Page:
Last reviewed 13 January 2021

With new lockdowns in place across the UK, Ben McCarthy, lead researcher and employment law writer at Croner-i, explores the key things to bear in mind for those seeking to make use of the scheme going forward.

Back in March 2020, the Coronavirus Job Retention Scheme (furlough scheme) was put in place to support employers who were not able to operate as normal due to the pandemic. By designating employees as “furloughed”, employers have been able to recover a portion of employee wage costs from the Government for the time in which they did not work. The cost of the scheme has been substantial, with it now set to last until the end of April 2021.

The furlough grant

Up until the end of June 2020, all furloughed staff were not permitted to conduct any work for their employer or an associated organisation. If they met this eligibility, employers could claim 80% of their wage costs to a cap of £2500 per month, alongside their National Insurance and employer pension contributions. This changed on 1 July, with furloughed staff now able to return to work part time if requested by their employer and the government providing funding for the hours in which they did not work — known as “flexible furlough”. As of November 2020, furloughed staff can be flexibly furloughed and the Government provides 80% of their wages for the time they do not work.

From 1 August, funding for the scheme started to change. While the Government still funded 80% of employee wages for the time they did not work, employers were required to pay the employer's National Insurance and pension contributions of furloughed workers' wage costs in relation to the hours that the worker did not work. This also remains the case from November onwards.

In this time, employers should ensure that they are making accurate claims from the scheme in order to avoid furlough fraud. Furlough fraud is a term used when employers overclaim grant payments under the scheme by either receiving money they are not entitled to from the start or after a change has occurred (eg an employee who is being claimed for is no longer part of the business).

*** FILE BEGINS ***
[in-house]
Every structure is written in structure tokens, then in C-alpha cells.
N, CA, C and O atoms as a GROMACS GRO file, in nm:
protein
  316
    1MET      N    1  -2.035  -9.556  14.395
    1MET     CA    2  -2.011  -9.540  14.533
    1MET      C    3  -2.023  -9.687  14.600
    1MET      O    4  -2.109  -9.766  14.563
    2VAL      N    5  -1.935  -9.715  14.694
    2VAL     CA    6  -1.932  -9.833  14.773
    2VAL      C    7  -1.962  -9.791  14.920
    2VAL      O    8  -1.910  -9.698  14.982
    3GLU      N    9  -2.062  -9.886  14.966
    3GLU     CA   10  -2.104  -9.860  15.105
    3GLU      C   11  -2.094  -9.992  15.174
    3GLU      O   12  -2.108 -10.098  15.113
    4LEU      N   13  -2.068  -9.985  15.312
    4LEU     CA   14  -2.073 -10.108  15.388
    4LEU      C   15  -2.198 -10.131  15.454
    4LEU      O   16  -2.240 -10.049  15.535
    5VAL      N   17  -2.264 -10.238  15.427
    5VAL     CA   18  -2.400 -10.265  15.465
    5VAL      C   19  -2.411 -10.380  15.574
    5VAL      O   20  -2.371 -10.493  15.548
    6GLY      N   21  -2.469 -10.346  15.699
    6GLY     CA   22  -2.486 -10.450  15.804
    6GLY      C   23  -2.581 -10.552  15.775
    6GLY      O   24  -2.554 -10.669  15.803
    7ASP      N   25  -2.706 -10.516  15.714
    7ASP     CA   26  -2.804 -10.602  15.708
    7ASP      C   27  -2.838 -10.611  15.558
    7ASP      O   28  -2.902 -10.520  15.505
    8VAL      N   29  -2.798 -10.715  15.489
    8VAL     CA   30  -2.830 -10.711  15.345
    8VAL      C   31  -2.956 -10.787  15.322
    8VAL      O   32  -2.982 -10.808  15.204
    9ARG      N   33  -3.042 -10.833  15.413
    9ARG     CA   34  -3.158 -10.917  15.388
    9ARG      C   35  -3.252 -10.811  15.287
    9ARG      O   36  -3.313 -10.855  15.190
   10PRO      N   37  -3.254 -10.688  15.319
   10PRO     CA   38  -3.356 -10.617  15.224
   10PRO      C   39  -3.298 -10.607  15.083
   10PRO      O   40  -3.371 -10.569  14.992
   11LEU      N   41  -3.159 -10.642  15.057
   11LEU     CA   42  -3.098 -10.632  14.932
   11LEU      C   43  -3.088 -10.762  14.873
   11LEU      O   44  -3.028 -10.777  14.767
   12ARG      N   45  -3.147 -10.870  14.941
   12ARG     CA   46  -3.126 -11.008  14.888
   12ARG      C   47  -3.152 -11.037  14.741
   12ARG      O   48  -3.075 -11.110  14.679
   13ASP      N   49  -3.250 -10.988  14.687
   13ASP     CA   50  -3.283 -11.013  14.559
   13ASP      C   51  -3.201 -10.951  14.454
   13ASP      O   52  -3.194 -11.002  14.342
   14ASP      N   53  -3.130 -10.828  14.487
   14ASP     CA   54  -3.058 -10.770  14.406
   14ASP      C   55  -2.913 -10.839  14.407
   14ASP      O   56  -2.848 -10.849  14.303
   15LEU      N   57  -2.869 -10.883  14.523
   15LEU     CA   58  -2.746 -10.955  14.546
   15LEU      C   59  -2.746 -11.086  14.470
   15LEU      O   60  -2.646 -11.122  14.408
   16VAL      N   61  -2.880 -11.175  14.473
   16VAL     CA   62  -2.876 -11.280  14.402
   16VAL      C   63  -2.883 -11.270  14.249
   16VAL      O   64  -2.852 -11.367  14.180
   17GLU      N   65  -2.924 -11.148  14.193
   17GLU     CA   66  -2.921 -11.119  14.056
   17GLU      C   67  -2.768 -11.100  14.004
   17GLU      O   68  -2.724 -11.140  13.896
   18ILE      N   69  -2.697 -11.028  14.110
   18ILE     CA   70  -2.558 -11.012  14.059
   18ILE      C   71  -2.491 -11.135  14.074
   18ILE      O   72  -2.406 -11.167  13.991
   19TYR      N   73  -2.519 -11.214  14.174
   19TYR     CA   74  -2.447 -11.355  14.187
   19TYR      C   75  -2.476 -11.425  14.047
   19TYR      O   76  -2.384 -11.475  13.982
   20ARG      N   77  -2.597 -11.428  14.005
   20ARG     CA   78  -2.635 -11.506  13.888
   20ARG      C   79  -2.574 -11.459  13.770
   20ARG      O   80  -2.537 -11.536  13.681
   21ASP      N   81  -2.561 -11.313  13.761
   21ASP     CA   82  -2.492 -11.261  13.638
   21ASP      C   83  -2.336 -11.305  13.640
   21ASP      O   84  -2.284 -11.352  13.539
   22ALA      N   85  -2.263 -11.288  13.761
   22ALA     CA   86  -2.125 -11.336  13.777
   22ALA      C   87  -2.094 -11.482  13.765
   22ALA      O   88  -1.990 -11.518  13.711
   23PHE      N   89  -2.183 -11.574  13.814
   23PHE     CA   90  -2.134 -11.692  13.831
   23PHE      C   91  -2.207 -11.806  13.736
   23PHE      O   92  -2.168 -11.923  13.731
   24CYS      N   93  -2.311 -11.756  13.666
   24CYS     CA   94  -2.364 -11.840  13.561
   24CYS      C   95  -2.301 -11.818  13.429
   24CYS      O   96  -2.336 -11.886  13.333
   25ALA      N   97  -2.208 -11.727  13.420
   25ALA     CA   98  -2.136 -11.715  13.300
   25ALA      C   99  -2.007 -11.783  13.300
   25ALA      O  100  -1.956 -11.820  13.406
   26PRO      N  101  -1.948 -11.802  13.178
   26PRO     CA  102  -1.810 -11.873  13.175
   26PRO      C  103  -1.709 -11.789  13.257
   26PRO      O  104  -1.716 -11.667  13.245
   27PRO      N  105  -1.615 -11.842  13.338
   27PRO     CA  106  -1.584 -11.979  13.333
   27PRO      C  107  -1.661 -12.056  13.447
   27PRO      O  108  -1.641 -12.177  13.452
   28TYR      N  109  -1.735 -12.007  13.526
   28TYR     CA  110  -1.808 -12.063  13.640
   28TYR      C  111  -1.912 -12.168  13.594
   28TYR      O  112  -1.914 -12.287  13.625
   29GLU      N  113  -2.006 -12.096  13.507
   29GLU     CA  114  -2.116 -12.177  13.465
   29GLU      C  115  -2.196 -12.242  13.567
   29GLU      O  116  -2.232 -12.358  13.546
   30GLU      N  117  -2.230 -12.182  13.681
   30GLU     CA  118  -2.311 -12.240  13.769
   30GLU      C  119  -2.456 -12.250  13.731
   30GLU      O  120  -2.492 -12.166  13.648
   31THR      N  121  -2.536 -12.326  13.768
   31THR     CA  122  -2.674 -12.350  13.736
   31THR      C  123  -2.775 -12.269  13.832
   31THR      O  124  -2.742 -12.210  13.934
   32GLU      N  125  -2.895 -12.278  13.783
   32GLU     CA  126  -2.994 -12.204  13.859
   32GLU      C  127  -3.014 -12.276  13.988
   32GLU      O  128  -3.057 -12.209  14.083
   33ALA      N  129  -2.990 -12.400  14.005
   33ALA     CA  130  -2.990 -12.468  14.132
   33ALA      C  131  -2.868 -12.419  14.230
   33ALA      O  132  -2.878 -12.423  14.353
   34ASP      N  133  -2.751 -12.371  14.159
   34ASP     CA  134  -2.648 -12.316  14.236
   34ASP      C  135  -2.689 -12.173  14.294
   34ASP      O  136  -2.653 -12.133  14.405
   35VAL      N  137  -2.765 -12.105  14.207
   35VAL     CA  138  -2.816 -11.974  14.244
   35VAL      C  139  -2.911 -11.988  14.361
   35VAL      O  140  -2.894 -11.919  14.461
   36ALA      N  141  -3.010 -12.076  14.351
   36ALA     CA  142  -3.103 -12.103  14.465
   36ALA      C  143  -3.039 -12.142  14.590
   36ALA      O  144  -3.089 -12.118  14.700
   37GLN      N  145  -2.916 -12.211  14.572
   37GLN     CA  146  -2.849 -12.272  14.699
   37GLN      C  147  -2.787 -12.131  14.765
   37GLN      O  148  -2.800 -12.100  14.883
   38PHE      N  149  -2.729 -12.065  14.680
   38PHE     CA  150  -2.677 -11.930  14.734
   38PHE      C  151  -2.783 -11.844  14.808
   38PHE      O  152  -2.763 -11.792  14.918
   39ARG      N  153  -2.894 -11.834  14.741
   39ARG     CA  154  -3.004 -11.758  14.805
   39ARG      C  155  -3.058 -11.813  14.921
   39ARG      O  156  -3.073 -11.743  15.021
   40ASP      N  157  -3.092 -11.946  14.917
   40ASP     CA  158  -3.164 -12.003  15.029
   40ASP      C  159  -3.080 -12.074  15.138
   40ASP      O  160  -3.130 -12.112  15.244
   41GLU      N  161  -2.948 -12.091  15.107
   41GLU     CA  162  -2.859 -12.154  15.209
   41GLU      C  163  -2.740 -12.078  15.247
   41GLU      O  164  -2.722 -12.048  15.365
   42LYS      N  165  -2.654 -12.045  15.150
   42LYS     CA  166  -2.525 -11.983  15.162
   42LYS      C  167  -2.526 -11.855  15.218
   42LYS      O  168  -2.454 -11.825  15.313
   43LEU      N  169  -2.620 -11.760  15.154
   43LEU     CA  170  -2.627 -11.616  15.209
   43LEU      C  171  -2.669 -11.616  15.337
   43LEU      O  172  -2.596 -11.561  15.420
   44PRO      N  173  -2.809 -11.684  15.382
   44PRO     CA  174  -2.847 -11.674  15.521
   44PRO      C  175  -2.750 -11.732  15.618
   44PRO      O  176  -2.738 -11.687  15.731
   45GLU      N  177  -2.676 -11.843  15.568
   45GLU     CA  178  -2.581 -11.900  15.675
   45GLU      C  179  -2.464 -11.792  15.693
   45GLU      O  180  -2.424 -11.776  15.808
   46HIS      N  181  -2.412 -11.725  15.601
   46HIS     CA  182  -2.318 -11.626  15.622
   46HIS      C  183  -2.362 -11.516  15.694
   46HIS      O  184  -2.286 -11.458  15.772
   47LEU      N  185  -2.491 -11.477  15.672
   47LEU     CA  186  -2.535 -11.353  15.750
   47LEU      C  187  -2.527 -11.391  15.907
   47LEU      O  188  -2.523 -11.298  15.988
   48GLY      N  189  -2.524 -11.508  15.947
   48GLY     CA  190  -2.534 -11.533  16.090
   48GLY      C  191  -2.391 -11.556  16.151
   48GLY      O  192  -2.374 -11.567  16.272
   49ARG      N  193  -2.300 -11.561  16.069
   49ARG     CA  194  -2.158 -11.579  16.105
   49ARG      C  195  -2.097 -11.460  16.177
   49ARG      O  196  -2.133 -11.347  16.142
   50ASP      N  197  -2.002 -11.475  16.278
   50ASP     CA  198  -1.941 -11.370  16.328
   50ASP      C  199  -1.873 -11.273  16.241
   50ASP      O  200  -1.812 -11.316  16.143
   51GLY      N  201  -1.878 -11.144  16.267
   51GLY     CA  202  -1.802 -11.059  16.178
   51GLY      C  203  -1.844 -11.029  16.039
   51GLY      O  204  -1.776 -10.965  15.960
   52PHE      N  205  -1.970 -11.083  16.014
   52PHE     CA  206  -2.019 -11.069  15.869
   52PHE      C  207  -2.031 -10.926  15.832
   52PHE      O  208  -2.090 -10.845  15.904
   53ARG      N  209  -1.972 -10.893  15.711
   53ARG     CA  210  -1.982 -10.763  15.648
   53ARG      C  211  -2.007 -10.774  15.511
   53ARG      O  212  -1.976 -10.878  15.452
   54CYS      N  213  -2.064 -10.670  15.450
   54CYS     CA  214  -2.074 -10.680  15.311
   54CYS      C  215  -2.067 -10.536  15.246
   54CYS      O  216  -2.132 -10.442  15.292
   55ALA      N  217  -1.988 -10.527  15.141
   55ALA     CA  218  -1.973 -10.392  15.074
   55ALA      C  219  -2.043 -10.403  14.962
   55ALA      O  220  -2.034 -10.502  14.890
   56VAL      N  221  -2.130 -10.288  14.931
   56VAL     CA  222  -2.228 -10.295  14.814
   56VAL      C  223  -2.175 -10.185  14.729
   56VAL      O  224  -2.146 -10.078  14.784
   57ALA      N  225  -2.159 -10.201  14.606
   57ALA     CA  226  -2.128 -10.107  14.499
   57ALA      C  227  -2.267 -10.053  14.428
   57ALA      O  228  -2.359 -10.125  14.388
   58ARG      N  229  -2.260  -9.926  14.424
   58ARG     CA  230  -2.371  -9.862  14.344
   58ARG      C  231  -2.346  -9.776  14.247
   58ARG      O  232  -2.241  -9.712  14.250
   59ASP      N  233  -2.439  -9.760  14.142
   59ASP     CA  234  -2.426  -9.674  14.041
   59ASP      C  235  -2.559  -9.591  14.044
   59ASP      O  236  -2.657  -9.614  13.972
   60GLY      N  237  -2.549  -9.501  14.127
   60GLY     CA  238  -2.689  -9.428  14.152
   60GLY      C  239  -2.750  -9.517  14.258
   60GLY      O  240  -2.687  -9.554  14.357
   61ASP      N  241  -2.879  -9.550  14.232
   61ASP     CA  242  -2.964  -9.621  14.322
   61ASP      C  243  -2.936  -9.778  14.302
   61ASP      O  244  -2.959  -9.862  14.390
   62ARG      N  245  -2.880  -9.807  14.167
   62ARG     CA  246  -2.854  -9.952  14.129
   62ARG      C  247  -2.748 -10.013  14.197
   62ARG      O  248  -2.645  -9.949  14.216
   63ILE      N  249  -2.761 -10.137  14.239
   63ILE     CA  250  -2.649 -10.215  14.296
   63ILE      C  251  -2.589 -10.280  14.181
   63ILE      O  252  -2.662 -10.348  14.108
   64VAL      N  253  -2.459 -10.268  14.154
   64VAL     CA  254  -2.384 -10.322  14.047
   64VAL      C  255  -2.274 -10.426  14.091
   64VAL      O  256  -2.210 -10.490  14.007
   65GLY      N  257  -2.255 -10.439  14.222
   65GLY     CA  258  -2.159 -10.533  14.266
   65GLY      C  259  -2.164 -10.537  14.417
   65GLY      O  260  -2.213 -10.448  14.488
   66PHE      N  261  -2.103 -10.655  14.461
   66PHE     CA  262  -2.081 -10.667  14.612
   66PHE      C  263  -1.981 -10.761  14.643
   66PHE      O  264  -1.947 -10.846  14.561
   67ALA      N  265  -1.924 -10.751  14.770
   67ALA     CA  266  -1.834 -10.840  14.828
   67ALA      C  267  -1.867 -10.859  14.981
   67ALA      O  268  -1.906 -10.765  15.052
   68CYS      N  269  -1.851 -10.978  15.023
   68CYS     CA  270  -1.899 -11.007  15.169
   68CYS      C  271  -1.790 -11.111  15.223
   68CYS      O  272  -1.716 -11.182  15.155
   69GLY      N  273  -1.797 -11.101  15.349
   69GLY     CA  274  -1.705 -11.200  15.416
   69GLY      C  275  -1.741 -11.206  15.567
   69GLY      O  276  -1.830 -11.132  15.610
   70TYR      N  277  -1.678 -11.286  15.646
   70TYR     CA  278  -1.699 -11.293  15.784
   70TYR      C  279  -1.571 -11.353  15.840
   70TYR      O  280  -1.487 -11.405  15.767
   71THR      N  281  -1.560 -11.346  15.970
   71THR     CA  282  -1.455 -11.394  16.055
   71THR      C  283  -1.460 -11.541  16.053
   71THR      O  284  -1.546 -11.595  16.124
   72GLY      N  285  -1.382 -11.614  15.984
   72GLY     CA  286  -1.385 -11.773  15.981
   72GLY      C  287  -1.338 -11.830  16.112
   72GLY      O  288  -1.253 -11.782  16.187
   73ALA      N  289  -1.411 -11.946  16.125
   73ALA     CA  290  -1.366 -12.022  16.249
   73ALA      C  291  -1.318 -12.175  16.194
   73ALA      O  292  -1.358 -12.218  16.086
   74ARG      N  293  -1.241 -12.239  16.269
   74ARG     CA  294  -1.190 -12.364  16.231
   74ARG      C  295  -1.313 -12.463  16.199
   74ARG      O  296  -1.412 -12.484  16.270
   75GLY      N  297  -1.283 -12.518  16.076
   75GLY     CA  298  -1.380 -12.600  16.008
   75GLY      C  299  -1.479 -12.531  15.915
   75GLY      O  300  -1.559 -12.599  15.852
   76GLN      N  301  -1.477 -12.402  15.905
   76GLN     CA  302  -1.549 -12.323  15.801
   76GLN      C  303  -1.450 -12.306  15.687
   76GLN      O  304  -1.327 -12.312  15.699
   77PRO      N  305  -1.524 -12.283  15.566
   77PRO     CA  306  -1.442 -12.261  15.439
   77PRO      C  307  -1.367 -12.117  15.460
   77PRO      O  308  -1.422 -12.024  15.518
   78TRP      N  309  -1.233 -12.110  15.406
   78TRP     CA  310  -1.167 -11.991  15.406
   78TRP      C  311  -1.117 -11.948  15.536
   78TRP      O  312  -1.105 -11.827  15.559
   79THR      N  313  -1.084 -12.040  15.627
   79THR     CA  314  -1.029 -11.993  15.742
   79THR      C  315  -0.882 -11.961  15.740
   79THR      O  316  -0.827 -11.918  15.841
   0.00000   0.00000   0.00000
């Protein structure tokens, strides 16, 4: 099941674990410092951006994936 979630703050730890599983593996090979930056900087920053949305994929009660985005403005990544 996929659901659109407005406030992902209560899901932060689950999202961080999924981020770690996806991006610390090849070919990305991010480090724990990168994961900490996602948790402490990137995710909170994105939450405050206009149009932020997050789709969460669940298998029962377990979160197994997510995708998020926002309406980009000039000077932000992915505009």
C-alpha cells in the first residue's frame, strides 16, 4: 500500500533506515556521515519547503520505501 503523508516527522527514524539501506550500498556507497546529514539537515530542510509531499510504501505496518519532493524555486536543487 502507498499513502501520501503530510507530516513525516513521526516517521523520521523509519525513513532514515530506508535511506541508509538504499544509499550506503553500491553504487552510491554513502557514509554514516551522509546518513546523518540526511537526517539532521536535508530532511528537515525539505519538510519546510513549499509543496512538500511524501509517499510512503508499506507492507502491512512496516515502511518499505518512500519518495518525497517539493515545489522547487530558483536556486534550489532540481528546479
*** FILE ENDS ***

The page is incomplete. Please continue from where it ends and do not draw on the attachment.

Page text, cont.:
To avoid penalties after having overclaimed under the scheme, employers should correct this error in their next claim, or make a payment directly to HMRC if the employer will not be making any future claims. Employers who have miscalculated the amount they needed to claim under the scheme, and are due to benefit more from it, can, again, contact HMRC to amend their claim. This is known as having underclaimed. Employers should note that HMRC have powers to perform additional checks if amendments on underclaimed grant payments are requested.

Furlough and redundancy pay

Furloughed employees who are then made redundant should receive redundancy pay based on their normal wage rather than a reduced furlough rate, according to a new law which came into force on 31 July 2020. This does not affect any enhanced redundancy pay that may be stipulated in the employees' employment contract; however, it does apply to basic statutory redundancy pay entitlements and statutory notice pay. Employees must be given a notice period before their employment ends, varying from at least one week's notice up to 12 weeks' notice, depending on how long they have worked for their employer, and should be paid accordingly for this time. While employers can ask staff to receive this payment in lieu, meaning they do not work the time, they should still be paid as though they have worked the notice period in full.

Claims for the furlough grant cannot be made for any member of staff working any form of notice. This includes notice associated with redundancy, retirement or dismissal.

Furlough and working parents

With schools once again being kept closed in England, Scotland and Wales, many employees may be wondering if they can be furloughed due to unexpected issues with childcare. The short answer is yes — the furlough scheme can be used for employees who have children who's school is closed. However, employers need to remember the purpose of the Job Retention Scheme, ie to help them cope with a reduction in demand due to the pandemic. If they have not seen this reduction, they should not be seeking to use the furlough scheme and may need to consider alternative options.

Furlough and shielding

Shielding has now returned in England, Scotland and Wales. This means that those who are considered extremely clinically vulnerable to the coronavirus should not go into work even if they cannot work from home. In this situation, they are entitled to receive statutory sick pay (SSP), which companies with less than 250 members of staff can seek to reclaim two weeks of through the SSP Rebate Scheme. Alternatively, companies can furlough shielding staff, which would ultimately be more cost-effective for them. Unlike the situation with working parents, the company does not need to have seen a business downturn to furlough staff who are shielding.


We face a hard couple of months as we wait for the roll out of coronavirus vaccines. In the meantime, employers should remember that the furlough scheme is there to help them if they are eligible to use it. Companies are therefore encouraged to make use of the scheme and seek further advice on doing so if necessary.